More importantly, are pieces expected to be so “manufactured” where all the starting sentences of compositions are expected to be filled with superfluous sentences? It seems many such phrases are memorized and some are not even related to the composition. A quick check with my friends confirmed my worries. It seems that many teachers do look out for such use of adjectives in essays (which they deem as "good") and it is because of that, parents are sending their children to writing classes to be exposed to adjectives and expressions, and apply it, cookie-cutter manner, to their compositions during exams.

I do not agree with that at all.

Clearly, there should be better ways to write and to engage. Of course there are common phrases which we use and yes, it is perfectly fine to be inspired by authors where we sometimes use similar phrases in our writing, but I find it a shame to encourage our children to use “short cuts” such as through memorizing. More than that, are they using the phrases meaningfully?

The kiddo has been to writing workshops during the school holidays where one centre was also heavily focused on using suggested power phrases too. That prompted me to ponder and think: whatever happened to reading good literature (across a wide genre) and the good old practice of journaling? Am I the only naive parent here and the only one who feel this way? 

As parents who aim to support, are there better ways to go about this? Should we then be so involved in these "homework" where we are giving them the fish (or the answer) than teaching them the skills to fish? Please, do share your thoughts and suggestions with me! J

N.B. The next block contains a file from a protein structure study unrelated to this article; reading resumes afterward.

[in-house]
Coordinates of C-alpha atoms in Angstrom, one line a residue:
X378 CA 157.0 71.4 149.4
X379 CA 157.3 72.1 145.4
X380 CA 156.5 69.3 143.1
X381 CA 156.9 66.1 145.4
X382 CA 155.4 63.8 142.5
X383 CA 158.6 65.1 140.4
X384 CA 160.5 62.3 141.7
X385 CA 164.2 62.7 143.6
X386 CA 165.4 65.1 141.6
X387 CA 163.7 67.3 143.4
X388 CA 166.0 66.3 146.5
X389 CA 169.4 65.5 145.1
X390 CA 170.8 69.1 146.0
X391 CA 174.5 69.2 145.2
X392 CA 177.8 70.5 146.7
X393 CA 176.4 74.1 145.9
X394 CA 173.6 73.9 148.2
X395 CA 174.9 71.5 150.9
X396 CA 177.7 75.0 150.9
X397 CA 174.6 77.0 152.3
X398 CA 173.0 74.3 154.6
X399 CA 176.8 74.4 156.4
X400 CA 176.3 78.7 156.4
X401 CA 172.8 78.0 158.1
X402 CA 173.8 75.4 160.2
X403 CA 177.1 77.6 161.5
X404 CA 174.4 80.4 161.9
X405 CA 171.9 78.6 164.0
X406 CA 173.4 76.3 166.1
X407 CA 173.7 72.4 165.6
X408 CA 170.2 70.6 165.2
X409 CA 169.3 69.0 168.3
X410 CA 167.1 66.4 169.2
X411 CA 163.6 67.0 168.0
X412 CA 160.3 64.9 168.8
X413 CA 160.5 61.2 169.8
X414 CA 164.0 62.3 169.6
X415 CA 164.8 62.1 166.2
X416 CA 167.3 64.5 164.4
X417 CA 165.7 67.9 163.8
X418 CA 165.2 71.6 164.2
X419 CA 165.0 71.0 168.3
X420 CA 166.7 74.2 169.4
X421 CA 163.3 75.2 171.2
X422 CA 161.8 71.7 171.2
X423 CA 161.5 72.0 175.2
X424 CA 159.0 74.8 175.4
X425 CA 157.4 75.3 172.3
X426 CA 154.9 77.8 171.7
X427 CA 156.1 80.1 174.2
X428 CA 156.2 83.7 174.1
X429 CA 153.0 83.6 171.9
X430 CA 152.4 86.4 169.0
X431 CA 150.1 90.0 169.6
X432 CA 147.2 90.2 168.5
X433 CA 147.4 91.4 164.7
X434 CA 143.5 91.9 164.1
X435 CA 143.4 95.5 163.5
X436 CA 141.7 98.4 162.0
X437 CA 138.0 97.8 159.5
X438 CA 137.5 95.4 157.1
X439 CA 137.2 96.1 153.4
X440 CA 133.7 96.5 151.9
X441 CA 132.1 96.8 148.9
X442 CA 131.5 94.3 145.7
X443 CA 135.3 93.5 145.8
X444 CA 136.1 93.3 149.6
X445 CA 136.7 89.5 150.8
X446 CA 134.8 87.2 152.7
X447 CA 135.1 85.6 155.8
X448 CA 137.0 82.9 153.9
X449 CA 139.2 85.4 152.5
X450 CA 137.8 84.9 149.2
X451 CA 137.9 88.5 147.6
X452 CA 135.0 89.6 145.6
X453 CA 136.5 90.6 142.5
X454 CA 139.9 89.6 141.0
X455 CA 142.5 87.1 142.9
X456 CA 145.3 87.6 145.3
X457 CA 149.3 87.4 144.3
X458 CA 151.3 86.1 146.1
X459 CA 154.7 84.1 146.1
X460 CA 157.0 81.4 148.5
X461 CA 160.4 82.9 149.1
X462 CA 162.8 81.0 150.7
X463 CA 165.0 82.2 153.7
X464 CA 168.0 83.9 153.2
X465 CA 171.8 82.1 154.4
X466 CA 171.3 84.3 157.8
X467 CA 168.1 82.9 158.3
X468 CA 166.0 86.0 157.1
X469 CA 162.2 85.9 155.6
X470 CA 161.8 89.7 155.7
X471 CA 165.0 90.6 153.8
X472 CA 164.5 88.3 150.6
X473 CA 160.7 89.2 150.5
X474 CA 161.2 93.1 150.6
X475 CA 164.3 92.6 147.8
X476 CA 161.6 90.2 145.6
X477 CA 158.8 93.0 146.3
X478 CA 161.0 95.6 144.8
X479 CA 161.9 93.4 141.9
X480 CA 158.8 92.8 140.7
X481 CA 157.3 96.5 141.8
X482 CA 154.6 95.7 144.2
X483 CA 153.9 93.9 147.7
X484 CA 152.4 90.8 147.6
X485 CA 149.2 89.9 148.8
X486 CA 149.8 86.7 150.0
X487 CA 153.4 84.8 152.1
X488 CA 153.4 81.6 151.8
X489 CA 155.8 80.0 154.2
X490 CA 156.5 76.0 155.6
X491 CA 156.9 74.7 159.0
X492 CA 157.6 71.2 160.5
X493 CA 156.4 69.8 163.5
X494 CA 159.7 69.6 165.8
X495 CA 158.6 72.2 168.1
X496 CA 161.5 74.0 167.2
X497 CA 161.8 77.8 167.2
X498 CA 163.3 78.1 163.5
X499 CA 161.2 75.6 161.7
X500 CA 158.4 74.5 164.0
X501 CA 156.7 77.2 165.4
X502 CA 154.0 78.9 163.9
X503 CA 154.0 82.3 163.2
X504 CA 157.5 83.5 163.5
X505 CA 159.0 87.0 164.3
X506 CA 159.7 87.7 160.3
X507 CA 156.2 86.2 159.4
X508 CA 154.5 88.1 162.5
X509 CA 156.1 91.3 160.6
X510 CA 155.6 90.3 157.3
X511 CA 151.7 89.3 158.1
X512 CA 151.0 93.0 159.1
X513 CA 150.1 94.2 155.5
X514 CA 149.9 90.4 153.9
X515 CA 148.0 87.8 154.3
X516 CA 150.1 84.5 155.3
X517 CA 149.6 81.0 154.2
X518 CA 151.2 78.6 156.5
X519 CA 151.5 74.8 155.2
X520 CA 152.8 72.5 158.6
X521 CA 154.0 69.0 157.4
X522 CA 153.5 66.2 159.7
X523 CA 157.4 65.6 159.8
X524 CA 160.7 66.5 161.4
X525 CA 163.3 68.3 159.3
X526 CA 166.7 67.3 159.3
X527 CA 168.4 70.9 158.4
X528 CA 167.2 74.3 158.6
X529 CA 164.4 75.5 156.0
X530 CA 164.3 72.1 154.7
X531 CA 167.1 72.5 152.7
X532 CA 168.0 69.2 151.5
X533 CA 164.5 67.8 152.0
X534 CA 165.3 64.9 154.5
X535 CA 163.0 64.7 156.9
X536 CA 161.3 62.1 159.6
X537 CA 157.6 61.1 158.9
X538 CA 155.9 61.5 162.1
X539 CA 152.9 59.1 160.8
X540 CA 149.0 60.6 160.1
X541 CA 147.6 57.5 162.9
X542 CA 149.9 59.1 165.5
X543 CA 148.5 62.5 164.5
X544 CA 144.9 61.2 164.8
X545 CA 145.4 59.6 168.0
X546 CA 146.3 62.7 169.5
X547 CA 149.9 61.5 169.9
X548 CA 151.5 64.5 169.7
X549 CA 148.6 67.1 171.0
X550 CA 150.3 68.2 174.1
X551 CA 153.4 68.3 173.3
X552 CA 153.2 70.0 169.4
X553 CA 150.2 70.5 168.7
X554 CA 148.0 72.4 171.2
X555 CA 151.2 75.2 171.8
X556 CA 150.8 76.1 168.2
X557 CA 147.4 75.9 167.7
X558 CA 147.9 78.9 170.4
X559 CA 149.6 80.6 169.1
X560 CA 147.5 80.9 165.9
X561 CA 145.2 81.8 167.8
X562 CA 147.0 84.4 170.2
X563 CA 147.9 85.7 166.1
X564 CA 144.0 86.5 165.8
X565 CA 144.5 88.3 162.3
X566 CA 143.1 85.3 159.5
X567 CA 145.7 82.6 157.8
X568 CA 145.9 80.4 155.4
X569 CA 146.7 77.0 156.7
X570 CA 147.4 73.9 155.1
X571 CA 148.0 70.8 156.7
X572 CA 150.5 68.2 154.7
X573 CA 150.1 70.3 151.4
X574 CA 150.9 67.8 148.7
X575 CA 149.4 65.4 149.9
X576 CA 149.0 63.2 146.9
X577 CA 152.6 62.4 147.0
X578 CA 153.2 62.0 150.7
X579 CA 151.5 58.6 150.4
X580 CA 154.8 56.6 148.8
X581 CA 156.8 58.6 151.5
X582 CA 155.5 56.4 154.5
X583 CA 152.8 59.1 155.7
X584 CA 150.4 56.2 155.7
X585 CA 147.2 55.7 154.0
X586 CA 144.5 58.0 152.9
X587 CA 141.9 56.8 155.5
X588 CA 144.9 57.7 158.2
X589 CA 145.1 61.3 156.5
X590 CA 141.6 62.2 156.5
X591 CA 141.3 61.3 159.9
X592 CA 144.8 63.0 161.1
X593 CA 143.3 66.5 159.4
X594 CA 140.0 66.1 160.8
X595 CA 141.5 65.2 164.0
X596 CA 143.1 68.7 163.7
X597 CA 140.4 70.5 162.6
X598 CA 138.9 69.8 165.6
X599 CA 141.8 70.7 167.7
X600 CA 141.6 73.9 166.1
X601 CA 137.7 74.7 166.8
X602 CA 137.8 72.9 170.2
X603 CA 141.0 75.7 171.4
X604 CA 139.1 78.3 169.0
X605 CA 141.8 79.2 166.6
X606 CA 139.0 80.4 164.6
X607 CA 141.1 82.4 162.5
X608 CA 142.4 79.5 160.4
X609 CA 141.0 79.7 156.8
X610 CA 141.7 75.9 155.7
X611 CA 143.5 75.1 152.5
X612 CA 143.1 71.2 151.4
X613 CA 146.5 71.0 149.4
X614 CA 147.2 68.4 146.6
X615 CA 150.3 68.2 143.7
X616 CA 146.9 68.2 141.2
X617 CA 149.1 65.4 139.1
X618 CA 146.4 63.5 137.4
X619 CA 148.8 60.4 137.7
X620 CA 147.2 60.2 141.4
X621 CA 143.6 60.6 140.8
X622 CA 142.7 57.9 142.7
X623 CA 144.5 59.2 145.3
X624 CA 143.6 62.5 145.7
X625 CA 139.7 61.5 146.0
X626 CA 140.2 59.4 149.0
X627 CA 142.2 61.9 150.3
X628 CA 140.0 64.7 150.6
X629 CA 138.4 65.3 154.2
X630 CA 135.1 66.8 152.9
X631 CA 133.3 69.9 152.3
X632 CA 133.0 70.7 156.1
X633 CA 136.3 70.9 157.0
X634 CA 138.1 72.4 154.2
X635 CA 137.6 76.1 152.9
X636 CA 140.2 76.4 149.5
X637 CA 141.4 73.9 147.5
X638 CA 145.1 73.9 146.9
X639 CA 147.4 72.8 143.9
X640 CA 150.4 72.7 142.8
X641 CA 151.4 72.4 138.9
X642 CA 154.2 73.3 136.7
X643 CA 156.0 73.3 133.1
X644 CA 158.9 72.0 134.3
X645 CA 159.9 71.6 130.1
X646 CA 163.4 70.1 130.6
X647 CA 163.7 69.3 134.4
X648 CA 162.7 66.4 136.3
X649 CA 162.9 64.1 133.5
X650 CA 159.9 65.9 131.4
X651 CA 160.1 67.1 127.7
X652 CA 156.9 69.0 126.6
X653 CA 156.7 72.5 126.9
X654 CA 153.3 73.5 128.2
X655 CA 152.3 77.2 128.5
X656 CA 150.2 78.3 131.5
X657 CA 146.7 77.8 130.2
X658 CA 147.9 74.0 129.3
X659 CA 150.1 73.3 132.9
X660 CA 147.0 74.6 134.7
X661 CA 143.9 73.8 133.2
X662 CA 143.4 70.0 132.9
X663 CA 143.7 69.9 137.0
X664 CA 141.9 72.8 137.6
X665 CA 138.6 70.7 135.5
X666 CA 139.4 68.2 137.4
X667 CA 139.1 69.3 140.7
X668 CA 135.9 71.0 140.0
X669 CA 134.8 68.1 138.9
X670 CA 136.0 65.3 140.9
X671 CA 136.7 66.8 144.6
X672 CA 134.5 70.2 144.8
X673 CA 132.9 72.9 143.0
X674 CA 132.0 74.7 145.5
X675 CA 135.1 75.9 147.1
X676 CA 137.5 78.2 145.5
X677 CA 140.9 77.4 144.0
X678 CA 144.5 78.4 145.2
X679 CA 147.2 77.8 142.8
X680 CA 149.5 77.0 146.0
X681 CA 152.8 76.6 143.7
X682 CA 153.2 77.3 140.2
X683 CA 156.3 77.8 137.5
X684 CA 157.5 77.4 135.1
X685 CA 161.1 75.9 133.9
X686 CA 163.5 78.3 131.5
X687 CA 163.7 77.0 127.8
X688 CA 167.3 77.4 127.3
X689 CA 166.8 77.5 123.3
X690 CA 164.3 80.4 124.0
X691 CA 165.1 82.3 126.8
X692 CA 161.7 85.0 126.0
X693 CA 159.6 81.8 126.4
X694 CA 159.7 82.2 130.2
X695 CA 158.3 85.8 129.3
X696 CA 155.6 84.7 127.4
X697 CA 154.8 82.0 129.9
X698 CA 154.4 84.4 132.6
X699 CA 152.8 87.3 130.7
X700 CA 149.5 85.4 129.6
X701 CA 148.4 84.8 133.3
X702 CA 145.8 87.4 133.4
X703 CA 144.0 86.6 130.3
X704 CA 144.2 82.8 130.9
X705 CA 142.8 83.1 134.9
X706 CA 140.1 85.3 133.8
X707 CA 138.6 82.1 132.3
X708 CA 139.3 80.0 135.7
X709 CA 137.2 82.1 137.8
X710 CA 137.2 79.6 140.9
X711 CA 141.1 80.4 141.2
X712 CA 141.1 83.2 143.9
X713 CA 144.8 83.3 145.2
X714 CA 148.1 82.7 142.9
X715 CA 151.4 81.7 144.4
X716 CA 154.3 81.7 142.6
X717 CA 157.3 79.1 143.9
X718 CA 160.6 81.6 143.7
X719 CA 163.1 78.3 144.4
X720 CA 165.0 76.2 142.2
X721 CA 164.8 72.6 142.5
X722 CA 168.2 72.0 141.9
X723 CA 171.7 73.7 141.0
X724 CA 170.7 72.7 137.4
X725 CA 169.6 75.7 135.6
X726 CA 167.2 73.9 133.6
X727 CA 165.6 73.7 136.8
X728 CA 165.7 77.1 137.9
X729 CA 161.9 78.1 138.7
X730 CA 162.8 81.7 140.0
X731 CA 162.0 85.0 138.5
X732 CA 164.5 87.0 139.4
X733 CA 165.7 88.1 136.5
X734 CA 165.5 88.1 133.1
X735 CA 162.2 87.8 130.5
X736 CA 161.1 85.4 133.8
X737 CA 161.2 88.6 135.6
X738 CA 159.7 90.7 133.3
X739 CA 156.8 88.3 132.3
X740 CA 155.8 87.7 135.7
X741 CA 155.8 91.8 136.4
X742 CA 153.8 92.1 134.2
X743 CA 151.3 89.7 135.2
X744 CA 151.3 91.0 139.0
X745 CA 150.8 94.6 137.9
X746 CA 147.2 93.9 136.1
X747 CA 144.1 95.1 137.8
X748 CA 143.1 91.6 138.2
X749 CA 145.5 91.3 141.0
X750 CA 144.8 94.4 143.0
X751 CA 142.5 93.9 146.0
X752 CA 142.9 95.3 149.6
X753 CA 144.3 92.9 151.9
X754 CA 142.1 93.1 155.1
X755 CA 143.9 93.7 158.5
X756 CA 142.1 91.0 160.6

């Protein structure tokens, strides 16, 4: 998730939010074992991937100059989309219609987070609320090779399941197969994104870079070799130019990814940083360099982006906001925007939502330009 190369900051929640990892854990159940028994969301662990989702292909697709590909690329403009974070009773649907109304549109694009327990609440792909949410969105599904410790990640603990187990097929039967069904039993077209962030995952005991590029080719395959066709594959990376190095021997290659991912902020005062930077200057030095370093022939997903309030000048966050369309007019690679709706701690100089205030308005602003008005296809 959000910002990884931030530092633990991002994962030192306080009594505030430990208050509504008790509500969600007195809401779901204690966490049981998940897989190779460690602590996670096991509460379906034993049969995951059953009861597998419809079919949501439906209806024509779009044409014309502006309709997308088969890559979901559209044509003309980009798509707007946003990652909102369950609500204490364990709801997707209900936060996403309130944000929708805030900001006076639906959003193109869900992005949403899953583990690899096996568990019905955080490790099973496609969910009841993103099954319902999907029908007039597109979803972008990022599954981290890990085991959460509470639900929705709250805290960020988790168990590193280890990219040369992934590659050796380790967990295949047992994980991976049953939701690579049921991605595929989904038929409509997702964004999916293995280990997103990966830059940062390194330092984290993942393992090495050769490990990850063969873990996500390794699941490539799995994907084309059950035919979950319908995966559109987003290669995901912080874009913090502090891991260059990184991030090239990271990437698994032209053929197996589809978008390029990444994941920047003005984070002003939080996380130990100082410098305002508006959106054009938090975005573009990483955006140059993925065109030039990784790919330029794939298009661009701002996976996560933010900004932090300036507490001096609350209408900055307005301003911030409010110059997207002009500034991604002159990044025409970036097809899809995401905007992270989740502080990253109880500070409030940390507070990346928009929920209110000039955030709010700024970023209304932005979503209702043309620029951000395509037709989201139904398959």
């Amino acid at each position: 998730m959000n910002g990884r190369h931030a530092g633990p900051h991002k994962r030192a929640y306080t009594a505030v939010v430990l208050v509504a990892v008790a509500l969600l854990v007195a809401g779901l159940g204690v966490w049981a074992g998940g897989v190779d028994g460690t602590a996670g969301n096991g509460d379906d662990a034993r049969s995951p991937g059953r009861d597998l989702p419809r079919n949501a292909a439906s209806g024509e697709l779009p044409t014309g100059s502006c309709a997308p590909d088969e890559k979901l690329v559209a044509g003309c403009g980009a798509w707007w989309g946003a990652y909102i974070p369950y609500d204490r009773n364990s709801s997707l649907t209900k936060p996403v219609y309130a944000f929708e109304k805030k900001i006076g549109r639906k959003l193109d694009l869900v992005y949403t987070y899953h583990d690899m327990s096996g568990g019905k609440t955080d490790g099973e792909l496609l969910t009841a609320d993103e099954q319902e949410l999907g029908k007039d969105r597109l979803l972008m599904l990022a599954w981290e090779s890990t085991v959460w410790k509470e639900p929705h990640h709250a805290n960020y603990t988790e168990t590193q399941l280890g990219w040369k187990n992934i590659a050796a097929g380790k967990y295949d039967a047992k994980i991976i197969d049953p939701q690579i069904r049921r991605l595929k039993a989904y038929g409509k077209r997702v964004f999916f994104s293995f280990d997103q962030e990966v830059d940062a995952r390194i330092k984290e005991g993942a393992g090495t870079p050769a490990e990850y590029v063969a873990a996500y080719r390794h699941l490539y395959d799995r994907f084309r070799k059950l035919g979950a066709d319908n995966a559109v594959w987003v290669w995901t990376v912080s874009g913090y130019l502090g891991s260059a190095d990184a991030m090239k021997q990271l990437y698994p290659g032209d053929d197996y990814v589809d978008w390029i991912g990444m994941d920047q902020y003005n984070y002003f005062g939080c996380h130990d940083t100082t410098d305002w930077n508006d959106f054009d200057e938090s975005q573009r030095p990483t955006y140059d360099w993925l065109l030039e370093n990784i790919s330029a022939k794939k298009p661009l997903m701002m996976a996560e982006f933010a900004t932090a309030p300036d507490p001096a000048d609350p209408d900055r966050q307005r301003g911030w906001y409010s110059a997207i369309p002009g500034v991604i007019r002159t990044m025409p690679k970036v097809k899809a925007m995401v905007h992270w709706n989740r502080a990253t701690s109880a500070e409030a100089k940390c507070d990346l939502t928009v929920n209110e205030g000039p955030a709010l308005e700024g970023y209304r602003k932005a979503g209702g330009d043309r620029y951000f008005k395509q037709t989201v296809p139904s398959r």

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4 comments:

  1. You have expressed my exact sentiments. I have a child in P3 and one in P1. I have been all for expressing her own thoughts, and putting things in her own words. But my older child comes home saying she needs to learn more 'good phrases'. One piece of homework even consists of using a list of 'good phrases' to write a composition. No creative writing here, just cookie-cutter writing.

    i think we really ought to bring up this issue, and hopefully gather enough traction to make some changes in the system.

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    Replies
    1. Thank you for sharing Oskyomy. It is quite worrying to actually read and see how often these recommended lists are dished out. While I understand that it does add dimensions to the essays, I discourage my child from using it meaninglessly.

      She does use some "power" phrases but are those that she picks up from good literature and that add flavours to her writing. I understand that some schools give out those lists to aid students who do not read as much but I wish that they would also encourage children (and parents) to read more and be inspired by those authors.

      Delete
  2. Er, why are they expected to do 5-page essays?!

    ReplyDelete
  3. Ahem, not expected. IMHO, mum could have delivered it over-enthusiastically. :p

    ReplyDelete